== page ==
The gospel message is not weak but its messengers all too often are and it is a very difficult thing when apologetics must turn into apologizing.
In an incident that has become rather commonplace in the U.S. a public school has covered up a school prayer displayed in the school auditorium after a controversy brought about by an atheist group and particularly by student Jessica Ahlquist (see “Student Faces Town’s Wrath in Protest Against a Prayer” at http://www.nytimes.com/2012/01/27/us/rhode-island-city-enraged-over-school-prayer-lawsuit.html ) The prayer has been covered pending a decision. But the local – and many non-local – Christians have lashed out at Miss Ahlquist with an inexcusable vitriol. They have attacked her verbally and even threatened her safety to the point that the police now protect her at school.
What is always key to know about many atheists is that while they have rejected the belief in a soul they still have a soul and it can feel pain. Many tell stories of rejecting a belief in God after some very difficult event in their lives. Jessica Ahlquist became an atheist at the age of ten when her mother became rather ill. She said that the public prayer in her school made her feel marginalized as an atheist. However a Christian might feel about the legitimacy of an atheist’s response to life’s hurts is nowhere near as important as how the Christian’s life responds to the hurting atheist. When someone rejects their idea of God because of pain we have such a powerful opportunity to be used as the God of all comfort reveals His true self to the searcher. The hurting heart is where apologetics becomes personal and the gospel proves itself powerful.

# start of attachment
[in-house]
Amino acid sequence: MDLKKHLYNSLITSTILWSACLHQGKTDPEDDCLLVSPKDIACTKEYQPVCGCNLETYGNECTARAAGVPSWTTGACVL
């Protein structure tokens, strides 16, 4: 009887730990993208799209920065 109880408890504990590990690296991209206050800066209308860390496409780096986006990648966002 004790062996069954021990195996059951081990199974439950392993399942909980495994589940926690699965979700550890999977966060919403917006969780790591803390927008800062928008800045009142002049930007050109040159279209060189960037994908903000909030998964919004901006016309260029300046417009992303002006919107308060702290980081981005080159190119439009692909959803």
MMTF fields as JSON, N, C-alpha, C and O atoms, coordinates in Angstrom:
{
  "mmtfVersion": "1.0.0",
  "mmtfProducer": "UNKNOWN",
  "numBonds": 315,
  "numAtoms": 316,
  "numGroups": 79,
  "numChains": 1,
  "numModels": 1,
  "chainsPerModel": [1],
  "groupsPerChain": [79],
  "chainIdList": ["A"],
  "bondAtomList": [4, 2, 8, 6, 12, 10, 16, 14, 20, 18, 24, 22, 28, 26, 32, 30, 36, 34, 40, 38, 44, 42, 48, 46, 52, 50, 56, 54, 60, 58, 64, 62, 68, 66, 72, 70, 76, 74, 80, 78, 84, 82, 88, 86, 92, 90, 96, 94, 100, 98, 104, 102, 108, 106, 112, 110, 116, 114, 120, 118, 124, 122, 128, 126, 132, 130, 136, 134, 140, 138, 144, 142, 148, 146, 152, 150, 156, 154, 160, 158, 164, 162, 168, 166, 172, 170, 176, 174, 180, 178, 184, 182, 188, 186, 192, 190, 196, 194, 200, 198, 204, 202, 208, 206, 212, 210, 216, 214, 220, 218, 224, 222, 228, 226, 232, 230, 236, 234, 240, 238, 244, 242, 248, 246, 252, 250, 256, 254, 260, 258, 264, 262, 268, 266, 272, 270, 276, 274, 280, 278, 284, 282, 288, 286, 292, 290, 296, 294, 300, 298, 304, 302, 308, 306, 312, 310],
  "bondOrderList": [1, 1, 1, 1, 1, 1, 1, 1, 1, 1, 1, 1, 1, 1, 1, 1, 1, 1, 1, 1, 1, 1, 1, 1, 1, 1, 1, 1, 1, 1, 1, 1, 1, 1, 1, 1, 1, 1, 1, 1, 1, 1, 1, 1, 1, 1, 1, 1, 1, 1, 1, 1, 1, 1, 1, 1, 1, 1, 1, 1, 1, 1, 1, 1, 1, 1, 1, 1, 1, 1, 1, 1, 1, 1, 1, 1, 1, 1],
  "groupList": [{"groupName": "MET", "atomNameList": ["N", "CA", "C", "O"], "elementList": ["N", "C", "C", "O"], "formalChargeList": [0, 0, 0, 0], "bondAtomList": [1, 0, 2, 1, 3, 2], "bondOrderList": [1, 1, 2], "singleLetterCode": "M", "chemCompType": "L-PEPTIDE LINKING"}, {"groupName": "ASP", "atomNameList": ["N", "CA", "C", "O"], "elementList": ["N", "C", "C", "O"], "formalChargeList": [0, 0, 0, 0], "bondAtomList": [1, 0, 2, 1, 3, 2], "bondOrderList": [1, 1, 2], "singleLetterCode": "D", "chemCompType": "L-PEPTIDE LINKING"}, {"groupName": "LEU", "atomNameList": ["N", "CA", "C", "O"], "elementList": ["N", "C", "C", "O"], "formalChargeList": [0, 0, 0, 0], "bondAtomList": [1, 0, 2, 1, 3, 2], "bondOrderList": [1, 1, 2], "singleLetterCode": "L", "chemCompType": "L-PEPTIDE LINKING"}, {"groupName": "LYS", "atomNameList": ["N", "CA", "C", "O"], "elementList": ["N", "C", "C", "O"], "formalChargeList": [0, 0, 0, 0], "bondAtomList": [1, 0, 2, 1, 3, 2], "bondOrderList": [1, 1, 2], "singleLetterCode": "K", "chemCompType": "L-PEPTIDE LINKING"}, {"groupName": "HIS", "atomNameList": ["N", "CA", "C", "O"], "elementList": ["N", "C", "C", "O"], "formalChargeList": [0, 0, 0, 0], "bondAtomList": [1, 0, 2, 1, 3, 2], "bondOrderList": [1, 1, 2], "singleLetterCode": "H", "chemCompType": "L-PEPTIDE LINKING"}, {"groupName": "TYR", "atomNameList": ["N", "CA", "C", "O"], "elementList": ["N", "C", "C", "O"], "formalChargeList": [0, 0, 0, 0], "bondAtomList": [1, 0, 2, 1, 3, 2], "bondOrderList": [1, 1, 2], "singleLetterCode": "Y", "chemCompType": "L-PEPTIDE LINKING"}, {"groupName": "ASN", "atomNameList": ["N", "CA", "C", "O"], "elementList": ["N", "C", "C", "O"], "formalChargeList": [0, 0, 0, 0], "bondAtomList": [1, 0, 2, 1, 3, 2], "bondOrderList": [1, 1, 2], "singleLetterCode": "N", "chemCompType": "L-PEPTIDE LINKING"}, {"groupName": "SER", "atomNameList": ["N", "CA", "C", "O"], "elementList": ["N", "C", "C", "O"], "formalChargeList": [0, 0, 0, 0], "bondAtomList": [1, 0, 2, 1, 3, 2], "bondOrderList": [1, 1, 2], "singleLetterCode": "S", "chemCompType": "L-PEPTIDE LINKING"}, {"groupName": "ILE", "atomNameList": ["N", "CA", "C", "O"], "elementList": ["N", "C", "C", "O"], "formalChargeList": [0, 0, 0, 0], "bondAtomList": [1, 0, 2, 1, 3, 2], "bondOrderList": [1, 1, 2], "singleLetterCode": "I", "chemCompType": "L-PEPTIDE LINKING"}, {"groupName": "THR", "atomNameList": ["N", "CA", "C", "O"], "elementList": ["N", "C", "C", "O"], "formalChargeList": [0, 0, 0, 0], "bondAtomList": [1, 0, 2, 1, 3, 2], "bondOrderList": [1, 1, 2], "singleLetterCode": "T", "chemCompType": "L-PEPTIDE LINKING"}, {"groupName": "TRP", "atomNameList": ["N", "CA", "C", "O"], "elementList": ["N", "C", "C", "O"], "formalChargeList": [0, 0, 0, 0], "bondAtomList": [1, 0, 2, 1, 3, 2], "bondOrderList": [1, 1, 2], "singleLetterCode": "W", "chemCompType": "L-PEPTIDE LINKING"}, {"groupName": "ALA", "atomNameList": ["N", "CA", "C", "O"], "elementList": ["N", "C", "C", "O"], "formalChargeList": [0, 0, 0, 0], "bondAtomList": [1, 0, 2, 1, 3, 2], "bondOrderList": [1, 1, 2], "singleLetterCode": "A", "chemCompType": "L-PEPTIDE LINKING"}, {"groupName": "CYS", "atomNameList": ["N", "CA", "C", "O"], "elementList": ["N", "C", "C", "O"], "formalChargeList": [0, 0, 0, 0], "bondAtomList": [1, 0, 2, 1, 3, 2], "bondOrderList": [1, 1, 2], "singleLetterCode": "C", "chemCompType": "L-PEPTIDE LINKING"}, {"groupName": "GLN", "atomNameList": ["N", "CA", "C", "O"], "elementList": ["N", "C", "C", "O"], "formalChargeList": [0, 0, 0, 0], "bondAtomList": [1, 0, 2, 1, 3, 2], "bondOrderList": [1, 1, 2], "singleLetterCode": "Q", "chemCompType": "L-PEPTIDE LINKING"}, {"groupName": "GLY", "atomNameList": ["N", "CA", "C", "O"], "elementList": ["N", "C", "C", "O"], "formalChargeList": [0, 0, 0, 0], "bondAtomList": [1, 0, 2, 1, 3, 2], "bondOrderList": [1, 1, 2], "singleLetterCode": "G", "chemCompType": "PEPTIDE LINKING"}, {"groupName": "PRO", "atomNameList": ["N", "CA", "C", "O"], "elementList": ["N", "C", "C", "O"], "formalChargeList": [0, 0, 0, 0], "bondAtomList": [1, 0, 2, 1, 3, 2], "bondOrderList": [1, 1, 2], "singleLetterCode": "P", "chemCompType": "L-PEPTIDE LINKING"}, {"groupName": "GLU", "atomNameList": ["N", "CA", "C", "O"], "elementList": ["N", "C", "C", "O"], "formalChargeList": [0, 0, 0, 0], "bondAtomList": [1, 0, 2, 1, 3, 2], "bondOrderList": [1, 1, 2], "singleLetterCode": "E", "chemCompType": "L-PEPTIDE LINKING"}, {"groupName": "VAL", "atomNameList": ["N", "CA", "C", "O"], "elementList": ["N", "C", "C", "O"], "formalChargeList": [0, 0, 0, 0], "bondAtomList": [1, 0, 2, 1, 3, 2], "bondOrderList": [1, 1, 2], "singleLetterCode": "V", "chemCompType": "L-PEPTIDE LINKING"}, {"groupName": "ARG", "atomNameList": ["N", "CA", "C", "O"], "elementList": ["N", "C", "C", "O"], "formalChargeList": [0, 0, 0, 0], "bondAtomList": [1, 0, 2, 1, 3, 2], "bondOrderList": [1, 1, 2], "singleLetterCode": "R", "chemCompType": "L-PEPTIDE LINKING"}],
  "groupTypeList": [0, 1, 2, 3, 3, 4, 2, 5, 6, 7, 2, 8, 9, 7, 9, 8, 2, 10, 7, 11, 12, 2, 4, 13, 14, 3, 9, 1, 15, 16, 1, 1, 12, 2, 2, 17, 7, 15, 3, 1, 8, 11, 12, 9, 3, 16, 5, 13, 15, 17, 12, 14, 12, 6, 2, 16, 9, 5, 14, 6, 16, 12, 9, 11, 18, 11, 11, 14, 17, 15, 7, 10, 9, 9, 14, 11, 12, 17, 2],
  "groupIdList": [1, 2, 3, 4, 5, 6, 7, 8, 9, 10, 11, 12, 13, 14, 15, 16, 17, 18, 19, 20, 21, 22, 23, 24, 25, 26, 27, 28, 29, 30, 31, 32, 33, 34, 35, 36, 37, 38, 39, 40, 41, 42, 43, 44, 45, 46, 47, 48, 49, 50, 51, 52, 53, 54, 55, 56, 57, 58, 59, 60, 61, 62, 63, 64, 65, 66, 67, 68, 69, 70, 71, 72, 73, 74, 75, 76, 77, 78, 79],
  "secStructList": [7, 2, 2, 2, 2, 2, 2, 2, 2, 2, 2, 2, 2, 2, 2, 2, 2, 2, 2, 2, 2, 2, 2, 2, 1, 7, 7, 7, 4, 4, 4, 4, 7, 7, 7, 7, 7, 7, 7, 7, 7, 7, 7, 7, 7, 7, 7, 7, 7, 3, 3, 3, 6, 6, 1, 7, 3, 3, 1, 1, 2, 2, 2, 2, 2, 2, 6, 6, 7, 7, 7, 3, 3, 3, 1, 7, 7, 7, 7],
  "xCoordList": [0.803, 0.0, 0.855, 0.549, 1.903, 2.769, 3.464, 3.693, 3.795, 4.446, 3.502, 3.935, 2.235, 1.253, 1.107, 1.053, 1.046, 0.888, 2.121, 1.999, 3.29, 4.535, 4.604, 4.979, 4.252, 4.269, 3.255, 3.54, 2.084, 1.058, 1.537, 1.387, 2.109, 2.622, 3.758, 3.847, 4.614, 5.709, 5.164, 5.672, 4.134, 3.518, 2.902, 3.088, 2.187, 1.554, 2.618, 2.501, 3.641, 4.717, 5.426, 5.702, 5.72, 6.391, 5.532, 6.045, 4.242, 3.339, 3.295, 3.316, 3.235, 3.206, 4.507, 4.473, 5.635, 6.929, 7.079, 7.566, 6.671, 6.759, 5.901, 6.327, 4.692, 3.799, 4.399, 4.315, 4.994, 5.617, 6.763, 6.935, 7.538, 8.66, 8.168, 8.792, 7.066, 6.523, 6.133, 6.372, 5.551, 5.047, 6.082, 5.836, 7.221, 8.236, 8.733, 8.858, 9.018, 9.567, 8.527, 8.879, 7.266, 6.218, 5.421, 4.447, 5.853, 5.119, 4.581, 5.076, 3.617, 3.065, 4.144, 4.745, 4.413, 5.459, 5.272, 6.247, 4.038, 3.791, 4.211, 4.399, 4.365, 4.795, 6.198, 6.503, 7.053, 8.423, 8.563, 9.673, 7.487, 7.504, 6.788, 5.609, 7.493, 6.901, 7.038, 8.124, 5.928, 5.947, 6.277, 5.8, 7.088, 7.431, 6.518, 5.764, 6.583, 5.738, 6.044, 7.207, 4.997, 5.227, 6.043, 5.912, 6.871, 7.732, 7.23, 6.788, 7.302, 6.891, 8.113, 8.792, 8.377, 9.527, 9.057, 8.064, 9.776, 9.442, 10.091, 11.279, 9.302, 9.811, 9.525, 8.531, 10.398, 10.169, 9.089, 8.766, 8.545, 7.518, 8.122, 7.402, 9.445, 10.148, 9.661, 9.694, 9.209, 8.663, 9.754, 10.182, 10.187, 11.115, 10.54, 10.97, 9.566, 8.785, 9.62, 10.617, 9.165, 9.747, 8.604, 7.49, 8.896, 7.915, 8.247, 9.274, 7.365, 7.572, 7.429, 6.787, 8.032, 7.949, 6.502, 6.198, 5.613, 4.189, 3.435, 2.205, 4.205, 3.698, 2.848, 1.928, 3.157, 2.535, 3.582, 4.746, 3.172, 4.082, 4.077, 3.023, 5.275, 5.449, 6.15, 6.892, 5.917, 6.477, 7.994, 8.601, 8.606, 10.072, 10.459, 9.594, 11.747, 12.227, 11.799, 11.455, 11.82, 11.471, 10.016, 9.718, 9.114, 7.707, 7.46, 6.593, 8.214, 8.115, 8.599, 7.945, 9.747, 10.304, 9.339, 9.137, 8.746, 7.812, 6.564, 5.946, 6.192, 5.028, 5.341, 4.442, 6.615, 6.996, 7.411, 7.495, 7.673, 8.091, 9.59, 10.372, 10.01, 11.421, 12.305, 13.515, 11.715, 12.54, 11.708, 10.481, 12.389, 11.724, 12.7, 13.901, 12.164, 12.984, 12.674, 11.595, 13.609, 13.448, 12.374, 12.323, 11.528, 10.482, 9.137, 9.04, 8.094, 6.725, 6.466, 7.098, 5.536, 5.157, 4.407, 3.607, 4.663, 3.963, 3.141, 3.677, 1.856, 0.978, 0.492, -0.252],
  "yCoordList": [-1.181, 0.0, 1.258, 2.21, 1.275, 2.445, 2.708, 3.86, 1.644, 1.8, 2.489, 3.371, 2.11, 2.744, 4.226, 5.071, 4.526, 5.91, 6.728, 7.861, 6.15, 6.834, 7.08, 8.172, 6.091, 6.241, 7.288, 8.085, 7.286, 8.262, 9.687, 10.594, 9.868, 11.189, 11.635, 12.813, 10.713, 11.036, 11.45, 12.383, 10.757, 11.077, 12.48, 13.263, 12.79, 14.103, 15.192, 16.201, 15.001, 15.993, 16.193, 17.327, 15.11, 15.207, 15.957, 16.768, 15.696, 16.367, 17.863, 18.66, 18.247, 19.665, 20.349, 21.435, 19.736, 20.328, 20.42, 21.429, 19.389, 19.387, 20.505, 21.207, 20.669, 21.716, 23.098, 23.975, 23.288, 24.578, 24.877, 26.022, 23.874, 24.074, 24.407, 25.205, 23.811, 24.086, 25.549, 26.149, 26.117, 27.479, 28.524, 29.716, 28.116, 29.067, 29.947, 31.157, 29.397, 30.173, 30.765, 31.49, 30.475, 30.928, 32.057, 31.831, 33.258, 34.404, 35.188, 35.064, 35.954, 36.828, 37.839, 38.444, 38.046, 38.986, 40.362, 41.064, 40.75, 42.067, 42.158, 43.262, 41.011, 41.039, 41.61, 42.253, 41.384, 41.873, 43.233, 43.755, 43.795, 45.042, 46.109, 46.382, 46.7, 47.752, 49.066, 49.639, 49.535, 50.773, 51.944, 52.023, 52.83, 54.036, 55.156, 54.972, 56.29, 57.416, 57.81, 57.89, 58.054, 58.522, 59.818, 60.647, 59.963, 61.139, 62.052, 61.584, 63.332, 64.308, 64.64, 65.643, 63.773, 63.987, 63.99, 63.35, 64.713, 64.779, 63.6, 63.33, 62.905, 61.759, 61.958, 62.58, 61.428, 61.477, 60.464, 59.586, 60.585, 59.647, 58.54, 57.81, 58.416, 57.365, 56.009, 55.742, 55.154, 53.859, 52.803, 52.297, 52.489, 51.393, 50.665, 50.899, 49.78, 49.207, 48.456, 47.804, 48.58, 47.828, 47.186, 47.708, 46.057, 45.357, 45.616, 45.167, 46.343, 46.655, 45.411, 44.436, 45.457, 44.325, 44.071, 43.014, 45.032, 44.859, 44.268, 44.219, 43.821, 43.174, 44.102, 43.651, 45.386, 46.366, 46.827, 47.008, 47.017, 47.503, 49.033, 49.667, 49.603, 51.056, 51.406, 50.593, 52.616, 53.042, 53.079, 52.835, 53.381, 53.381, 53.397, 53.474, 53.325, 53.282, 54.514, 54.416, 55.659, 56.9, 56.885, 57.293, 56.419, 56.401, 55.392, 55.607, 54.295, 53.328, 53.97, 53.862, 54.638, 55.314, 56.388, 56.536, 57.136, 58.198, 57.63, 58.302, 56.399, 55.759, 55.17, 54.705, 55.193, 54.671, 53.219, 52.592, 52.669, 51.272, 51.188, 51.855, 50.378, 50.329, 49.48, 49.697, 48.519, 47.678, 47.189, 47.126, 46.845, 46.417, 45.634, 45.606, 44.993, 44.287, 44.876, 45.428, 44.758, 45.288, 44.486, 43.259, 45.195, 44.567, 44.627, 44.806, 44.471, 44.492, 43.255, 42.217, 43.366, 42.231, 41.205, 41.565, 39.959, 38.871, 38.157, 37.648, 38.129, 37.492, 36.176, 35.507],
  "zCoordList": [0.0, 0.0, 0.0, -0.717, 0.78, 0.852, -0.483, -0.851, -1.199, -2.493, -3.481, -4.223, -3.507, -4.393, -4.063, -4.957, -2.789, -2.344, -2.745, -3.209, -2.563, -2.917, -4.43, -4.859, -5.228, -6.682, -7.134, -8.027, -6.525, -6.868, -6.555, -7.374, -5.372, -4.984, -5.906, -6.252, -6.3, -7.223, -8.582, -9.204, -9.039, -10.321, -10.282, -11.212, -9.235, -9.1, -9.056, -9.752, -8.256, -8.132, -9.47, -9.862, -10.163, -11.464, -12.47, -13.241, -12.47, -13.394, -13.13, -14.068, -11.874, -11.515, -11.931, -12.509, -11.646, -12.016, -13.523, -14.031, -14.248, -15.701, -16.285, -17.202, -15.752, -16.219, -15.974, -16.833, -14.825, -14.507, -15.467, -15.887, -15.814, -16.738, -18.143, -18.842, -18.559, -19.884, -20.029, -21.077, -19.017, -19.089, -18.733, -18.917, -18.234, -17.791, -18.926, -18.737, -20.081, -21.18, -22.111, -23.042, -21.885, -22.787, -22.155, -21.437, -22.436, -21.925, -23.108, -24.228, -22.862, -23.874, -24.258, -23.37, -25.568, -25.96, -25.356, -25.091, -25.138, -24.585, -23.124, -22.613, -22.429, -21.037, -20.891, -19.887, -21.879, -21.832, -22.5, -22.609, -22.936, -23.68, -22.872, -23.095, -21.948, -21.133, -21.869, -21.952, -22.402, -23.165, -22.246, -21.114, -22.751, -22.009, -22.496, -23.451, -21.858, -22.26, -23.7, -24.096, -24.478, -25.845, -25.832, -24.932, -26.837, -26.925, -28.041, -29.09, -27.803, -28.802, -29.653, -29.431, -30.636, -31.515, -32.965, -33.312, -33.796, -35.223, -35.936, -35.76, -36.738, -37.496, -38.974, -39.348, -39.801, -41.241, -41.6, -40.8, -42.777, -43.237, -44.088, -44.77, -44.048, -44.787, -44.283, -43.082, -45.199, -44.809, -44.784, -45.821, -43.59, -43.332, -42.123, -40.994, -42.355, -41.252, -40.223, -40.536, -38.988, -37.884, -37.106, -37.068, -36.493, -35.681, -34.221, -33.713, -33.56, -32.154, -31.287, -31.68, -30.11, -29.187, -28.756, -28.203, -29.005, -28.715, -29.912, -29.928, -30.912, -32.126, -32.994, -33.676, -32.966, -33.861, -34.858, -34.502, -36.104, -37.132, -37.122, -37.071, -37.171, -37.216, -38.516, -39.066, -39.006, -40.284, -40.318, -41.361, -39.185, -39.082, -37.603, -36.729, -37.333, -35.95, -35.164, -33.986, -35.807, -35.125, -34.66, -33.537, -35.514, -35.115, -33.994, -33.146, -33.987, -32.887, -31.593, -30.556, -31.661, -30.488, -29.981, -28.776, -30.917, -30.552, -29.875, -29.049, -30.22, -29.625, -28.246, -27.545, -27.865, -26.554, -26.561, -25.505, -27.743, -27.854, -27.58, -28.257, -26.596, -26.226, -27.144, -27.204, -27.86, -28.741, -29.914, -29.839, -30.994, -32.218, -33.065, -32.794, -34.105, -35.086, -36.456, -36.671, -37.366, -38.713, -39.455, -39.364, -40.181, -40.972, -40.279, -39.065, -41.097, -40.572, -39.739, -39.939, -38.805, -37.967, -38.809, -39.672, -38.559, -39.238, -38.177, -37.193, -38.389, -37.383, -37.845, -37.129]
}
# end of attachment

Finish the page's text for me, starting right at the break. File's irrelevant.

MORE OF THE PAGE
But when self-styled Christians behave as if they didn’t believe in the God of the Bible either evangelism breaks down. When Christians become more concerned that they are “suffering” for their beliefs and respond by making someone suffer for theirs they have lost all ground in the conversation. 1 Peter 4:14-15 says “If you are insulted for the name of Christ, you are blessed, because the Spirit of glory and of God rests upon you. But let none of you suffer as a murderer or a thief or an evildoer or as a meddler.” We should be happy when we are persecuted (and while we do not know the meaning of the word in the U.S. that is a topic for another time) and yet we become the persecutor. And why should Jesica Ahlquist want to give her life to the God these people claim to hold so dear? May the Lord undo their work so she can find the true God.